Via GenomeWeb's Daily Scan, some comments on the prospects for citizen science in The Chronicle of Higher Education.

Only one of the three appears to be an actual research scientist, but they make good points about the role of citizen science in research. For example, Clifford A. Lynch, Director, Coalition for Networked information:

I'm not wild about the term "crowdsourcing" and I think it's actually important to disentangle the developments.

One is the harnessing of massive citizen or crowd observational capabilities through distributed IT, sensors, and networking technology, keeping in mind that the human sensory system and the brain are incredibly powerful and versatile data collectors.

A second is the renaissance of what might be called amateur science (science purely for the intellectual love of it, as distinct from the highly professionalized and career-oriented science of universities and industry) that's enabled by the deluge of highly accessible data, powerful low-cost observational, computational and experimental gear enabled in part by digital technologies, and the ability to collaborate and disseminate results globally using the web.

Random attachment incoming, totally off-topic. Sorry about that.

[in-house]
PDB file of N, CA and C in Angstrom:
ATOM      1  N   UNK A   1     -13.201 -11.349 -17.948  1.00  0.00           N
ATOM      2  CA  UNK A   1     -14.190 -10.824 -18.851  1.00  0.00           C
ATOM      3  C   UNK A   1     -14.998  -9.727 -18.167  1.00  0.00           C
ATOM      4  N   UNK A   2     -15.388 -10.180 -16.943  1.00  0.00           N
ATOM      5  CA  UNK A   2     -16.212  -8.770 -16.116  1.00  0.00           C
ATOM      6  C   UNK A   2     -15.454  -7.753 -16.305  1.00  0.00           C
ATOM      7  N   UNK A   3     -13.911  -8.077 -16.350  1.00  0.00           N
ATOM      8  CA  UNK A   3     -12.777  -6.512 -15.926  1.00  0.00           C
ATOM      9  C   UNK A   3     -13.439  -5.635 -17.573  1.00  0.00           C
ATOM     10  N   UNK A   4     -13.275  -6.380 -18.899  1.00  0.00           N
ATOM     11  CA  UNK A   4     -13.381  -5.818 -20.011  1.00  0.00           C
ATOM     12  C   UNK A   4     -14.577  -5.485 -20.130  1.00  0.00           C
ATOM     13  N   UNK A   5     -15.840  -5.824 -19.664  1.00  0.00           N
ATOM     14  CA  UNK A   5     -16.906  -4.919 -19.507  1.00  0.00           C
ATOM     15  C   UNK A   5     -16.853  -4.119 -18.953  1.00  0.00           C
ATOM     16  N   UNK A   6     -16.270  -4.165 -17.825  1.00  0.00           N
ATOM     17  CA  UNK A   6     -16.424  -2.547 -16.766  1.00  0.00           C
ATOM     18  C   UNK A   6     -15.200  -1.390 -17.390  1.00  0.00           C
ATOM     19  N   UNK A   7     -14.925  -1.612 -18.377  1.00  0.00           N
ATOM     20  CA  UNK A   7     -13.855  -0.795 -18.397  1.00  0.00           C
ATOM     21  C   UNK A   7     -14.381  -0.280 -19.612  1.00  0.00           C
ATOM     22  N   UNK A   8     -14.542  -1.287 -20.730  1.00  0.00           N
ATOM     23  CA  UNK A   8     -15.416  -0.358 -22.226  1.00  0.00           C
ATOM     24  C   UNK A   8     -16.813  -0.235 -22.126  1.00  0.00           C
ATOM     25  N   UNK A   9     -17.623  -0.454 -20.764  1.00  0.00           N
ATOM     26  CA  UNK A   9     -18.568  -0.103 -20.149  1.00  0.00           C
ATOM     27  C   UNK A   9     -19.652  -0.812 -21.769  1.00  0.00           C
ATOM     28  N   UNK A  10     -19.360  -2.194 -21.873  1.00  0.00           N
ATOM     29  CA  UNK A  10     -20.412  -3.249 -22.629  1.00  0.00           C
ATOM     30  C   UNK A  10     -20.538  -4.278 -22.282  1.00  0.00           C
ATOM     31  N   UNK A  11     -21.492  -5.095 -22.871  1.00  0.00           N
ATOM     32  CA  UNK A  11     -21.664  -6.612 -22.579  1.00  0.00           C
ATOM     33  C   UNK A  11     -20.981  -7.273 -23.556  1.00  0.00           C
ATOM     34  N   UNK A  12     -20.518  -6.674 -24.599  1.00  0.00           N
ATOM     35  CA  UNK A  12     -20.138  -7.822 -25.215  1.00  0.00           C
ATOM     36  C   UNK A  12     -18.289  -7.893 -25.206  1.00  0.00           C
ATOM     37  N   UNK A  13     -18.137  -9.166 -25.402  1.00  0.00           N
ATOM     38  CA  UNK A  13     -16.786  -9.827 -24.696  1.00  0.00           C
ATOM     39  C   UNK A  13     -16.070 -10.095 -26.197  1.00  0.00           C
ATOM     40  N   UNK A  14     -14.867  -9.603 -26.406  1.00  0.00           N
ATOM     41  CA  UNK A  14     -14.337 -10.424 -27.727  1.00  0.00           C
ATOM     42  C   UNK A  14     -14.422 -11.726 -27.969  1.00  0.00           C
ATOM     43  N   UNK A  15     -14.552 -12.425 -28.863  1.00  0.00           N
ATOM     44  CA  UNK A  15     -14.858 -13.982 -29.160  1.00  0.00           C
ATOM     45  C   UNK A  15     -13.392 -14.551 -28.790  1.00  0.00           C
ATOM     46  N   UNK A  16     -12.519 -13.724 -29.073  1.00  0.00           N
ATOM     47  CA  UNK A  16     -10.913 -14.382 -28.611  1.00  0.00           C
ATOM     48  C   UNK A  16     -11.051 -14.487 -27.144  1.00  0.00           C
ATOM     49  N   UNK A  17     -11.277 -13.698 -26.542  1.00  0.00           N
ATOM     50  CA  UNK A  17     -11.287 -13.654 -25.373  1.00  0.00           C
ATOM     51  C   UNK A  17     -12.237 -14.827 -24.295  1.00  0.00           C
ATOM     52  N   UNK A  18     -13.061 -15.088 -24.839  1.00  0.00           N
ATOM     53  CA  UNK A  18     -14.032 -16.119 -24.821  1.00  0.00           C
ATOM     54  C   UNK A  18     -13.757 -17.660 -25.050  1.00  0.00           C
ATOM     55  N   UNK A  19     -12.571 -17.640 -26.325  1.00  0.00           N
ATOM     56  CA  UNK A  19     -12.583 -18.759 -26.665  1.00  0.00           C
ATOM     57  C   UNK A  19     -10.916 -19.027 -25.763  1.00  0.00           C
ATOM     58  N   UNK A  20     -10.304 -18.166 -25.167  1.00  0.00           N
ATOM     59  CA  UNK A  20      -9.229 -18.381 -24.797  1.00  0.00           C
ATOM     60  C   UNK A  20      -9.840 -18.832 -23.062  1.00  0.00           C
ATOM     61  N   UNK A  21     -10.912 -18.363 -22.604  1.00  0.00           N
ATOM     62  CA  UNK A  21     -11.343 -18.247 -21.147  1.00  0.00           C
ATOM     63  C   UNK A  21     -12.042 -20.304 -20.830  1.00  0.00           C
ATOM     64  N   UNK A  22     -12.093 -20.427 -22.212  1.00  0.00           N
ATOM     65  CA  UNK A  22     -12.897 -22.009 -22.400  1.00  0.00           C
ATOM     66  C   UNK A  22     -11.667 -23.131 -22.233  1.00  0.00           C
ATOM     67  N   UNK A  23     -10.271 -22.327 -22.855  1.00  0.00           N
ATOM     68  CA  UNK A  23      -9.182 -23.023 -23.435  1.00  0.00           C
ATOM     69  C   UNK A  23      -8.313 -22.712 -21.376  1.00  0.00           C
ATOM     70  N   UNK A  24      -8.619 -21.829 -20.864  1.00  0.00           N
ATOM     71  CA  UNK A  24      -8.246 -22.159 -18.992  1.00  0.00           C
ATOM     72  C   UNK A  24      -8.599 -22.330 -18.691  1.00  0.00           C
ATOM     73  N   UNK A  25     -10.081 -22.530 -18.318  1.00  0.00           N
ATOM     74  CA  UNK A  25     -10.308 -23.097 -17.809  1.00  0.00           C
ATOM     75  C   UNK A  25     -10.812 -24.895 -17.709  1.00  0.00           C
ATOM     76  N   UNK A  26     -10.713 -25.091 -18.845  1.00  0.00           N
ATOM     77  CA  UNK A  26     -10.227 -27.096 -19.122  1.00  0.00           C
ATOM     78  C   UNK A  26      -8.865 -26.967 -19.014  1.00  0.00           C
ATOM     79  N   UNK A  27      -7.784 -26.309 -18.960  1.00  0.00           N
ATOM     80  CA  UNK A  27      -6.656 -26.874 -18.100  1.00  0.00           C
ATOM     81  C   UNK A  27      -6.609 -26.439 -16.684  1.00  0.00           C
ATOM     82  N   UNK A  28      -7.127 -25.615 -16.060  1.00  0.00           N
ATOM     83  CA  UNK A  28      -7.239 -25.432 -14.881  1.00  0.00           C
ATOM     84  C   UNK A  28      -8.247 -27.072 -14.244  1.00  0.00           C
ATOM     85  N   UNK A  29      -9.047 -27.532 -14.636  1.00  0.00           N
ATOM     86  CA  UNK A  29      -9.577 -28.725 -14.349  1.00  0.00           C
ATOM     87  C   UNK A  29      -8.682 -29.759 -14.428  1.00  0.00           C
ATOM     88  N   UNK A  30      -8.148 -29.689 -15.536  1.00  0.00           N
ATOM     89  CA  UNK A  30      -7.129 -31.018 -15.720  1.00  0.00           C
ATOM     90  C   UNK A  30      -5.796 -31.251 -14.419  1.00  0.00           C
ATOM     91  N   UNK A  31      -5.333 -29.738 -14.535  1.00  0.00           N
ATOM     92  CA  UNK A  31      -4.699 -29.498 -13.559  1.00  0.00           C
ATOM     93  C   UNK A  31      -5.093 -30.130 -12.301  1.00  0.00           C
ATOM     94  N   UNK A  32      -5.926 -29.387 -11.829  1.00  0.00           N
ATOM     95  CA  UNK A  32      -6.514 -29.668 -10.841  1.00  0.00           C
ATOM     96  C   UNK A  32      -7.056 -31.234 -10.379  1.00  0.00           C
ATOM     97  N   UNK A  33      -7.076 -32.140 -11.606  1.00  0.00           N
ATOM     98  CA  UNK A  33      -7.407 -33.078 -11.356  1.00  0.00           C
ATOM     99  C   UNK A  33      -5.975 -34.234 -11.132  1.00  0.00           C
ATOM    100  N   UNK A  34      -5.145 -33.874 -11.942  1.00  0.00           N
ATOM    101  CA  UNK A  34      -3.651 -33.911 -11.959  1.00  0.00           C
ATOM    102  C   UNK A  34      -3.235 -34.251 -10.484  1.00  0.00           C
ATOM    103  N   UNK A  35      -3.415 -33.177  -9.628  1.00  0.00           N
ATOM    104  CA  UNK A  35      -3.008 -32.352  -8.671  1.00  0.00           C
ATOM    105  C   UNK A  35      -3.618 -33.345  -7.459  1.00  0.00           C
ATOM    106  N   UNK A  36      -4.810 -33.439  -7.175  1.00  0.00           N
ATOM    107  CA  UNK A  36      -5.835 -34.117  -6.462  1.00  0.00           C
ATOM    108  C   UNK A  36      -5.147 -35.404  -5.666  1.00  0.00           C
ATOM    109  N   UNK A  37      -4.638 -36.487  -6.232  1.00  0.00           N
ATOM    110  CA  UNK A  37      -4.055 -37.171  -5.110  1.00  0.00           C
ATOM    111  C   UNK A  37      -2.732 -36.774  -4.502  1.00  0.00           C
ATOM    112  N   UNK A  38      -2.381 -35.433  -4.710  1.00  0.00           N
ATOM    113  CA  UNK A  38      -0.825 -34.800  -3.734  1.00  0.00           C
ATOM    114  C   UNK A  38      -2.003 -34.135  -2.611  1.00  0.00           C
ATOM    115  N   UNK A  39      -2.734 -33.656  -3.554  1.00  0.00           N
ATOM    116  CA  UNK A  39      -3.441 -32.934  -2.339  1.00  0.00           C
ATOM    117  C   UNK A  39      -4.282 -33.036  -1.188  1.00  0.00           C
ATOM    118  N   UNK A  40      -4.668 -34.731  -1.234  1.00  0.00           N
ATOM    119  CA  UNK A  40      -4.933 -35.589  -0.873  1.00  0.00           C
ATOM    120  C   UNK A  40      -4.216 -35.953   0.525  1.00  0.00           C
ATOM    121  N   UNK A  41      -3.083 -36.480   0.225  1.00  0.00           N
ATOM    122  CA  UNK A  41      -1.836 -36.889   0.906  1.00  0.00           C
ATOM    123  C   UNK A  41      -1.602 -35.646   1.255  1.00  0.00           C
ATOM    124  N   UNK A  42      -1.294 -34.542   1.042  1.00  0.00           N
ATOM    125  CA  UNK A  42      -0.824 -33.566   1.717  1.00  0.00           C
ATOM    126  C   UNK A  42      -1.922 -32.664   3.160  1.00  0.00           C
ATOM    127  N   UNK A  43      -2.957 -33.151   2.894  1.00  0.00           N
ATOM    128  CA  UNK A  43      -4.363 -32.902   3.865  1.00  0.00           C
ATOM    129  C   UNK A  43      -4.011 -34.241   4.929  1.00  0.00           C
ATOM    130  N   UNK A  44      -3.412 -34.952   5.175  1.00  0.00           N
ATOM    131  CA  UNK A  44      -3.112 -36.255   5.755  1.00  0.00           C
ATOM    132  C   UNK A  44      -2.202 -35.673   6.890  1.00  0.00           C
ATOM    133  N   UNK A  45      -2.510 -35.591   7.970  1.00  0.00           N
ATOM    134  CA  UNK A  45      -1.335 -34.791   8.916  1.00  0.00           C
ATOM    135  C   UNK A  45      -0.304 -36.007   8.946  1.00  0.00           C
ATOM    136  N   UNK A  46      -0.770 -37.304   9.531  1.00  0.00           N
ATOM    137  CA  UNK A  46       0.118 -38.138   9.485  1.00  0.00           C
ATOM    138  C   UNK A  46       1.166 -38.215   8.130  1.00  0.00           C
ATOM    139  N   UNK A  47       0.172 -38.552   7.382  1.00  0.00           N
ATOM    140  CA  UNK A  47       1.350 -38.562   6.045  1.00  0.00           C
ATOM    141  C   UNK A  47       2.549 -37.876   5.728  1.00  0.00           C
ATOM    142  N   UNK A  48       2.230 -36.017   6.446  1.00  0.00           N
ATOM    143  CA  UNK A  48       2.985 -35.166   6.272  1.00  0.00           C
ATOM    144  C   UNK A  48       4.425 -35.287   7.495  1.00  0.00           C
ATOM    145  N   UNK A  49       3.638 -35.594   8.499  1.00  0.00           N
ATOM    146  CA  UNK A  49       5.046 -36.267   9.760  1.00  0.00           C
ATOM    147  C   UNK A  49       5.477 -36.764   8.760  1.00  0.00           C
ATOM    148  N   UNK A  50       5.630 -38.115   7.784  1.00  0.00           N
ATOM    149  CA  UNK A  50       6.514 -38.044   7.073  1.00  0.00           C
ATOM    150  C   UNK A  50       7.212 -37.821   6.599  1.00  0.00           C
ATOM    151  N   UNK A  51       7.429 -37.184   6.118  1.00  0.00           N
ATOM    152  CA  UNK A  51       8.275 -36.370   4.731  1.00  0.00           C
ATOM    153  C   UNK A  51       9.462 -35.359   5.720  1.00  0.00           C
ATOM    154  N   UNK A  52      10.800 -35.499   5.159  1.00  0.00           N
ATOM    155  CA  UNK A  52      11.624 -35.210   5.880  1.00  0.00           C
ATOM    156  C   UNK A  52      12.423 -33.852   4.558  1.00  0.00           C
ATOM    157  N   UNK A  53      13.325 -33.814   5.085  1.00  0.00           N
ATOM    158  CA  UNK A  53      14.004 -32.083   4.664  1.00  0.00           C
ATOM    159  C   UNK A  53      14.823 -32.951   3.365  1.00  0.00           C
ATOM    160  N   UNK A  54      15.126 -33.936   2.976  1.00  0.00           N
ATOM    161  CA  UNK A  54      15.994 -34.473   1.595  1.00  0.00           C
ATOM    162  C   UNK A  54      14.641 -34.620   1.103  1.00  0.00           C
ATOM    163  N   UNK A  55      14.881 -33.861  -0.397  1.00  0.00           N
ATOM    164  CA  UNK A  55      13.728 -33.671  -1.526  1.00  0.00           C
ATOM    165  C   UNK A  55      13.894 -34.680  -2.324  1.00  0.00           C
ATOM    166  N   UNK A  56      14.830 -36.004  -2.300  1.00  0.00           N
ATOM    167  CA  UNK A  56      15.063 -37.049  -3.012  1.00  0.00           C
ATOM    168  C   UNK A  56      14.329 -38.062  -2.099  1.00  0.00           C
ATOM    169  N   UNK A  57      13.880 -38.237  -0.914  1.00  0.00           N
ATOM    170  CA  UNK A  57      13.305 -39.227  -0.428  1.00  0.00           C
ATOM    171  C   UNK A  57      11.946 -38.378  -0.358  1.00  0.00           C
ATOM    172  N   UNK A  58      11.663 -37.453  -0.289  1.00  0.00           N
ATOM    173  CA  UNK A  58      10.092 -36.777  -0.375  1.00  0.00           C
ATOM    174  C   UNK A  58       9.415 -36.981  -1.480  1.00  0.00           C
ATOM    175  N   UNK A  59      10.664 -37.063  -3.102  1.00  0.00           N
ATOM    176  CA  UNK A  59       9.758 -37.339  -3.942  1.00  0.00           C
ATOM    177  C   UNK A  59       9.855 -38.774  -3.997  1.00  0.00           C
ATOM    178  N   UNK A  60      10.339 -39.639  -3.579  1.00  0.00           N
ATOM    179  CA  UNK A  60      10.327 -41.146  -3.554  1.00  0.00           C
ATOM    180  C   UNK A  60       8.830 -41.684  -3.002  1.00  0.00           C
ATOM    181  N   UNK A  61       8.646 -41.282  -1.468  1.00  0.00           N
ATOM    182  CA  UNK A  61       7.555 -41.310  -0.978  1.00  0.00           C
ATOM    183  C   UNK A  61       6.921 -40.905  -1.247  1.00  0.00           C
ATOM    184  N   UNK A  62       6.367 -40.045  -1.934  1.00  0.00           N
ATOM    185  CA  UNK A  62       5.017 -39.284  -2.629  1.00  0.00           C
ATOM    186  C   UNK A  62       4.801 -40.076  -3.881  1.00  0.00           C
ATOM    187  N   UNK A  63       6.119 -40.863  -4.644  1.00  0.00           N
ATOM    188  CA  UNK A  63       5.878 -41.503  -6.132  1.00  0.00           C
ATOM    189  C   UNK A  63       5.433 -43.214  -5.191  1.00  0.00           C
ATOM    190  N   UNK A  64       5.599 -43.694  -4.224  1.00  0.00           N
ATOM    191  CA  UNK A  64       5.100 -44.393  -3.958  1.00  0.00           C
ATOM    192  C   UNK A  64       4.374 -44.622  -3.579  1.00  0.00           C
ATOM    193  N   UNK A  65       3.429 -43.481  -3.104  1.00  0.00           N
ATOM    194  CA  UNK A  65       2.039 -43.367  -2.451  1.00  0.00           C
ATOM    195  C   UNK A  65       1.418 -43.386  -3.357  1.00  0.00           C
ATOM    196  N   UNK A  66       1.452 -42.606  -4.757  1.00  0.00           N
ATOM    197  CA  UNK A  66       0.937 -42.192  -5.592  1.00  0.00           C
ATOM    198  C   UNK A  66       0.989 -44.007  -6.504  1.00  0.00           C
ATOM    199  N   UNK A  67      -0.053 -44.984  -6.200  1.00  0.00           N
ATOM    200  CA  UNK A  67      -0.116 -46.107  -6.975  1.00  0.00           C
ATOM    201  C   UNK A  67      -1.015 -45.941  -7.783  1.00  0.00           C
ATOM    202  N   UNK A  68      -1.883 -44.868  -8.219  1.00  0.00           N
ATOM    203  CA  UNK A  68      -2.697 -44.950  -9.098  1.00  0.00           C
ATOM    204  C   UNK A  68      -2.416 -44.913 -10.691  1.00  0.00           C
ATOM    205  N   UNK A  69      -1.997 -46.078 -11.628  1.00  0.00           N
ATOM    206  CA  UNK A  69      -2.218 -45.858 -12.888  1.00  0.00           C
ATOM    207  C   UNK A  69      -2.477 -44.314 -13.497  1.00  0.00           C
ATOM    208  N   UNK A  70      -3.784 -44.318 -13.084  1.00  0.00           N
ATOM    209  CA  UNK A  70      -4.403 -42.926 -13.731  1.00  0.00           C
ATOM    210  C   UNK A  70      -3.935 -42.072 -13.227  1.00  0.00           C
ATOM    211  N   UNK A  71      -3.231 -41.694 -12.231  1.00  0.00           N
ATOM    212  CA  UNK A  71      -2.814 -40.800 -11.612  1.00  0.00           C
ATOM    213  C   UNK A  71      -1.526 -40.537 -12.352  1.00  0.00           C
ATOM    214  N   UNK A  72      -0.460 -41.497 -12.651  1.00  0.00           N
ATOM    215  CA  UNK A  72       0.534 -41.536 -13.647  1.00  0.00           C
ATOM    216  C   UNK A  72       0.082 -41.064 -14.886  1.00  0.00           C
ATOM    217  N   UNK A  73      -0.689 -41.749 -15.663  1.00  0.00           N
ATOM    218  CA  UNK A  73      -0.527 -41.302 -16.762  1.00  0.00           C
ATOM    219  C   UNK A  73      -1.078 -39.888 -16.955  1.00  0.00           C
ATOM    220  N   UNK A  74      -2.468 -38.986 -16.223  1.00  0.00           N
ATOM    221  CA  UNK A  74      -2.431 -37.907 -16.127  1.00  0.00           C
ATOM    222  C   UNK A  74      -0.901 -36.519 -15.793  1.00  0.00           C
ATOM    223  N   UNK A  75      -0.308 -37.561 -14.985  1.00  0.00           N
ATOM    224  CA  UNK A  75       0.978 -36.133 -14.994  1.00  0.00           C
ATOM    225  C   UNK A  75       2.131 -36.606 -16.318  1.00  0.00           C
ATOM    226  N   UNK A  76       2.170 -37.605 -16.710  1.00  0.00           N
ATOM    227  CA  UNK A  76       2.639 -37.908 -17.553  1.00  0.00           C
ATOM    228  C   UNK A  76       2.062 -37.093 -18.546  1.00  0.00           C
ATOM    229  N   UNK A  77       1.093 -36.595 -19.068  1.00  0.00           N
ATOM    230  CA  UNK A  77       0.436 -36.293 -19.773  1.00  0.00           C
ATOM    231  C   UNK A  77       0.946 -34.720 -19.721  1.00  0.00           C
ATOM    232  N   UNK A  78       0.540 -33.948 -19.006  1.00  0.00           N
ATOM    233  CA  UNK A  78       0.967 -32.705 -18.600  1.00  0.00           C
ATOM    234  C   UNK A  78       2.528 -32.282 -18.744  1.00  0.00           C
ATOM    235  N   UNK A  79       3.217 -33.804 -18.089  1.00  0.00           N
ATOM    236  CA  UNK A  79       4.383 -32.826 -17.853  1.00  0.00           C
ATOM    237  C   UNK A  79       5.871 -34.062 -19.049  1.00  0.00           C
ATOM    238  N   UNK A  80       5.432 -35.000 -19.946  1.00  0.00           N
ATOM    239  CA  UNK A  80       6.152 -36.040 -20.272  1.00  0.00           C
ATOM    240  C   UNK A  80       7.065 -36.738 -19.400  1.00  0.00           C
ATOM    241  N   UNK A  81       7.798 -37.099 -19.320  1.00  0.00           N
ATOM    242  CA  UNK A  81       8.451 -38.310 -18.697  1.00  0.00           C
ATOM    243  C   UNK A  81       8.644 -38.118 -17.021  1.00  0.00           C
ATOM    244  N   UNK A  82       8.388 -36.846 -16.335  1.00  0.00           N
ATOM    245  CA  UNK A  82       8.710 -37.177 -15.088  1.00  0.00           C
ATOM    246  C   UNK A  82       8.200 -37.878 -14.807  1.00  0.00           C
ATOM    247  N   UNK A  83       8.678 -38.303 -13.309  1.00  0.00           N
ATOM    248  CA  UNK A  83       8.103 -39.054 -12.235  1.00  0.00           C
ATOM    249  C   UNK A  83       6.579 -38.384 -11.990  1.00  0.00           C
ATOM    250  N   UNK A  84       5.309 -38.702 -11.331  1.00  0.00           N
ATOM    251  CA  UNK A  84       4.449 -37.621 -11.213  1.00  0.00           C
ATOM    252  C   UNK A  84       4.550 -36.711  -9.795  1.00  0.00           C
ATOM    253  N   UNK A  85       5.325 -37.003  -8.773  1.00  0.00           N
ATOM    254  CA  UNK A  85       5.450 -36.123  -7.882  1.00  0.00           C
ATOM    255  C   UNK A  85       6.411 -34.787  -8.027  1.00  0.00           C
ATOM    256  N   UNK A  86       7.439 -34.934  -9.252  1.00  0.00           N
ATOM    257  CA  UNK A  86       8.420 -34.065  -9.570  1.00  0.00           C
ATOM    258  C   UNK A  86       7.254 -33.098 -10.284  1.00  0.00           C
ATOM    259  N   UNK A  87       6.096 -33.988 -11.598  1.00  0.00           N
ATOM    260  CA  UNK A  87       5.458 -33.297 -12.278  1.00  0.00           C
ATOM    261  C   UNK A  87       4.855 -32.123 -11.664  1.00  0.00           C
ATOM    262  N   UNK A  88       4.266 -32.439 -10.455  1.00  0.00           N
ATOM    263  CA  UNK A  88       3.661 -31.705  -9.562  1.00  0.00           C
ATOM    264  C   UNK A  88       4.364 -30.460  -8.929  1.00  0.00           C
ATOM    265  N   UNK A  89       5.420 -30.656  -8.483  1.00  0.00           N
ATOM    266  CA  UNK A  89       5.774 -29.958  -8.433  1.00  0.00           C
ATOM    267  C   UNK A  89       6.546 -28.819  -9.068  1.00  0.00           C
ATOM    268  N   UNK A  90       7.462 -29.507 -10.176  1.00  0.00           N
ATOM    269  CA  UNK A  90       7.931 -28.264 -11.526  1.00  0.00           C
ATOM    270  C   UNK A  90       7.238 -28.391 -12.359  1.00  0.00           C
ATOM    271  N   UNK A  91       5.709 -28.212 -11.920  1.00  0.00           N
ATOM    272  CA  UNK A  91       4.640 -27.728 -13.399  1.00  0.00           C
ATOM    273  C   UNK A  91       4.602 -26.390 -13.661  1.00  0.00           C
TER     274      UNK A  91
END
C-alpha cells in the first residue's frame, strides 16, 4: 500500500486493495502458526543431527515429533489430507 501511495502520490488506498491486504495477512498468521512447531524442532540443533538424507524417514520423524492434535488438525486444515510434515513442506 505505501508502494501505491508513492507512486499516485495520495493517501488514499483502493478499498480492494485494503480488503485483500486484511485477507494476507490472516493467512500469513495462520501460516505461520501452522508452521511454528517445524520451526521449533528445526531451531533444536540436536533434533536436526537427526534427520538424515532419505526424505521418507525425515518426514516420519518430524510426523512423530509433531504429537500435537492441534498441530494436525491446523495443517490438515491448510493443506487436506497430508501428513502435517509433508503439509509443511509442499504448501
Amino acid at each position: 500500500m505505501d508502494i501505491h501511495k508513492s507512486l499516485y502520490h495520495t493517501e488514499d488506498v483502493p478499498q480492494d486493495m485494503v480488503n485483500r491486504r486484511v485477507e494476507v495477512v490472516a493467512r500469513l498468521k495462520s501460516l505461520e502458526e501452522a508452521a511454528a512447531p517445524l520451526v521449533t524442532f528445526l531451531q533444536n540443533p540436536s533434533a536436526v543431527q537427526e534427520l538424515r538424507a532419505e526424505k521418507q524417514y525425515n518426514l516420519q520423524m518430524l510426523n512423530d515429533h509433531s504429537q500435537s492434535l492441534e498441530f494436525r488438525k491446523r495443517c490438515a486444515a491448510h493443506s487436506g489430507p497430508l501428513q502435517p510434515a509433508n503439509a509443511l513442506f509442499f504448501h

Both types of contributions can be useful in particular cases.

However there is a risk of misunderstanding how science actually works here. In most examples of citizen science I've seen, the citizens are not actually doing the same type of science that is done by a professional researcher who runs a lab, writes grant proposals, and gives conferences. That is: citizens contribute by data collection, or more or less routine data analysis.

Routine doesn't mean boring or unimportant; what it means is that it is something done within a research framework set up by someone else who has great expertise in the overall field - someone who defined the important big question to be addressed, who came up with the big strategy for addressing that question, such as choosing one methodology over another, and someone with the technical chops to make persuasive arguments aimed at convincing the other professionals in the field.

Stuff like GalaxyZoo is a great way for everyone to participate, but someone had to lay out a rationale for why galaxy classification is important in the first place, and decide what characteristics galaxies should be classified by - basically what kinds of important questions will be answered by GalaxyZoo.

In other words, participation in these large projects is no substitute for understanding how to design your own project - how to identify an important question, formulate clear hypotheses, design experiments to test those hypotheses, and interpret what the results mean for your original question without fooling yourself. That needs to be taught in schools, through science reporting, and maybe via science fairs for interested amateurs who finished school long ago.

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